Published online Jun 26, 2022. doi: 10.12998/wjcc.v10.i18.6211
Peer-review started: November 13, 2021
First decision: March 7, 2022
Revised: March 25, 2022
Accepted: April 22, 2022
Article in press: April 22, 2022
Published online: June 26, 2022
Craniopharyngioma is a benign tumor that usually develops in children; however, it is located in the center and close to sensitive structures, such as the pituitary gland and hypothalamus. As the hypothalamus plays a crucial role in the homeostasis of anterior pituitary hormone synthesis, damage to the hypothalamus leads to multiple pituitary hormone deficiencies and non-alcoholic fatty liver disease, including hepatopulmonary syndrome (HPS). HPS has limited treatment and poor prognosis.
A girl aged 13 years and 6 mo underwent surgery for craniopharyngioma 6 years prior. Right craniotomy was performed with total resection via the corpus callosum approach, and the tumor at the base was approximately 3.5 cm × 3.5 cm × 4.0 cm. At 1 year postoperatively, she exhibited abdominal distension and weakness, and the laboratory tests revealed fatty liver disease. Thereafter, she had not visited the outpatient clinic for 2 years. Two years ago, she developed decreased activity endurance, severe cyanosis, chest tightness, wheezing, and intermittent and recurrent low fever after mild physical labor. Hepatobiliary ultrasonography, liver biopsy, and contrast echocardiography of the right heart showed cirrhosis and multiple pituitary hormone deficiencies, indicating HPS. After 1 year of treatment with recombinant human growth hormone, the liver function and oxygenation improved; she did not undergo liver transplantation.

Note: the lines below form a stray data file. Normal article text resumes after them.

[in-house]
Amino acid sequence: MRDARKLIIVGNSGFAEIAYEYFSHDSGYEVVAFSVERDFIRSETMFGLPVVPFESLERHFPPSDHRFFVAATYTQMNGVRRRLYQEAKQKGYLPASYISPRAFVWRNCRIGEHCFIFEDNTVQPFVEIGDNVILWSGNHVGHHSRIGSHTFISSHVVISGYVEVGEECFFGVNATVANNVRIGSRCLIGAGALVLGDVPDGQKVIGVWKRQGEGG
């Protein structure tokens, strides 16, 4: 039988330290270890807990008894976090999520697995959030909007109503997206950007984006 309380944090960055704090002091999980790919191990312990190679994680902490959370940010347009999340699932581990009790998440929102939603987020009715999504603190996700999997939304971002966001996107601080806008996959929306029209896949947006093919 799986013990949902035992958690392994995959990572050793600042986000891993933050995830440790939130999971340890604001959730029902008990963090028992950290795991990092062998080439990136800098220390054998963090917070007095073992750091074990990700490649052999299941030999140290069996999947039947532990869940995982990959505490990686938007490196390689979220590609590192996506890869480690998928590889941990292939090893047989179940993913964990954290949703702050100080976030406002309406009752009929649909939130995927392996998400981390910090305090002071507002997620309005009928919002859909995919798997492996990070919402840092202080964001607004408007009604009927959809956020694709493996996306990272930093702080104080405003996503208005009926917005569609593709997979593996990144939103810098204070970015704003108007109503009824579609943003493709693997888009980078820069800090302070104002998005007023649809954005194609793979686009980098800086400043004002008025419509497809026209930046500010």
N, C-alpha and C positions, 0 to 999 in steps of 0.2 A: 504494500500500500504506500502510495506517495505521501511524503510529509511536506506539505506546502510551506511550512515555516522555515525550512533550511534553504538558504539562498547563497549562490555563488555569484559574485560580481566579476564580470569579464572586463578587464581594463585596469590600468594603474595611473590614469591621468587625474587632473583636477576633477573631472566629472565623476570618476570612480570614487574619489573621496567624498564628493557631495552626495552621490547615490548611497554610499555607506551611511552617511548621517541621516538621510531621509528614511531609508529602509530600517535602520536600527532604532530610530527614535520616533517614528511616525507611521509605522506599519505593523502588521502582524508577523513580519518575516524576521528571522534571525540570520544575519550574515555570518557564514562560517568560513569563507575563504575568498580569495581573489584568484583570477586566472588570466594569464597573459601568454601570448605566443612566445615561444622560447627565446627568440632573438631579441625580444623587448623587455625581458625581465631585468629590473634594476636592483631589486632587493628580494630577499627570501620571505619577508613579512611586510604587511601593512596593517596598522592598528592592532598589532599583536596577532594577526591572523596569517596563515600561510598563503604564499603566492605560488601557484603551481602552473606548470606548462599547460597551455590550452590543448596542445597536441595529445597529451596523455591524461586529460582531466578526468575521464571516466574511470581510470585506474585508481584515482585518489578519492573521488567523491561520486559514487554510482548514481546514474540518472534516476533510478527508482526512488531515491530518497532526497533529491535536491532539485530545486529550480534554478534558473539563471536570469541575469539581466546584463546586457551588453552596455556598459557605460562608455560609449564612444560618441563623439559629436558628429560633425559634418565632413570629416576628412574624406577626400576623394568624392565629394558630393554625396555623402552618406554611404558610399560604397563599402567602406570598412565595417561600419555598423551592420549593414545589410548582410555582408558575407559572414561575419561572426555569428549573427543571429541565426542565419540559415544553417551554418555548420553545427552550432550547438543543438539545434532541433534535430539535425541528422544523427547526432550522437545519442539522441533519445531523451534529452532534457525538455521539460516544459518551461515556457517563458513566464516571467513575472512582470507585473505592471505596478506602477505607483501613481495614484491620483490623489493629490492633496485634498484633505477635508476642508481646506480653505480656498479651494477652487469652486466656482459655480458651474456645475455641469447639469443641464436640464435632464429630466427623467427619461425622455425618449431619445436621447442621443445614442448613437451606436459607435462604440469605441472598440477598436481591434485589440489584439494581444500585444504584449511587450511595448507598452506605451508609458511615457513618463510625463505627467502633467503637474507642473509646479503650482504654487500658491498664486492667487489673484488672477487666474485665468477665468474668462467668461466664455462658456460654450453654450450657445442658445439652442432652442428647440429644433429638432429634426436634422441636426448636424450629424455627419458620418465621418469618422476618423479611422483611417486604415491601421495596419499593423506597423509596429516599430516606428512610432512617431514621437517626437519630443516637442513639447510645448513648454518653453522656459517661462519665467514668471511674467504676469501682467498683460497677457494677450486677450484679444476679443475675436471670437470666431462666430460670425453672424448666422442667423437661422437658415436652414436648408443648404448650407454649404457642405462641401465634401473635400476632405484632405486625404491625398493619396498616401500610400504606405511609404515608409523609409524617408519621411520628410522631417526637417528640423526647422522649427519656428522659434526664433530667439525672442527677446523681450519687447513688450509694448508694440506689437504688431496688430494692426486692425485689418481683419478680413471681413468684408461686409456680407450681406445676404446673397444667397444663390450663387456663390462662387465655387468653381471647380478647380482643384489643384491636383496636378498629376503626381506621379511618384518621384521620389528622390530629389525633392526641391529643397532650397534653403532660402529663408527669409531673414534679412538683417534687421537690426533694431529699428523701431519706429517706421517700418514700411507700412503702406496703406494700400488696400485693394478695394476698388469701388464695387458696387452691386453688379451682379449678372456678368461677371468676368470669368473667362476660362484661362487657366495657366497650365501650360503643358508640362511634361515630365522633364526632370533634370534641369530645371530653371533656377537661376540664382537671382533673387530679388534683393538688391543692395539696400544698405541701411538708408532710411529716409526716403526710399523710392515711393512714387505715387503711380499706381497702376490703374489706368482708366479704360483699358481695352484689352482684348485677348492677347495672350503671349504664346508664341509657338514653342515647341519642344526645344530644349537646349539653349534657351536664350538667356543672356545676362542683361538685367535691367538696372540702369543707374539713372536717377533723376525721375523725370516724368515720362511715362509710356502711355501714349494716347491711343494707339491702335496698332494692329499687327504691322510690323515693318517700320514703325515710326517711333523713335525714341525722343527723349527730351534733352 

Craniopharyngioma surgery can easily cause hypopituitarism, which can lead to nonalcoholic steatohepatitis and HPS in children. Early growth hormone therapy is important to improve the prognosis of these diseases.
Core Tip: Hepatopulmonary syndrome (HPS) is a serious complication of chronic liver disease with a poor prognosis. Currently, liver transplantation is the only available treatment; however, severe hypoxemia before transplantation is a high risk factor for postoperative death. We present a case of postoperative craniopharyngioma in a child with nonalcoholic steatohepatitis and HPS secondary to hypopituitarism. The patient’s liver function and hypoxemia were improved by growth hormone replacement therapy, and liver transplantation was expected to be avoided.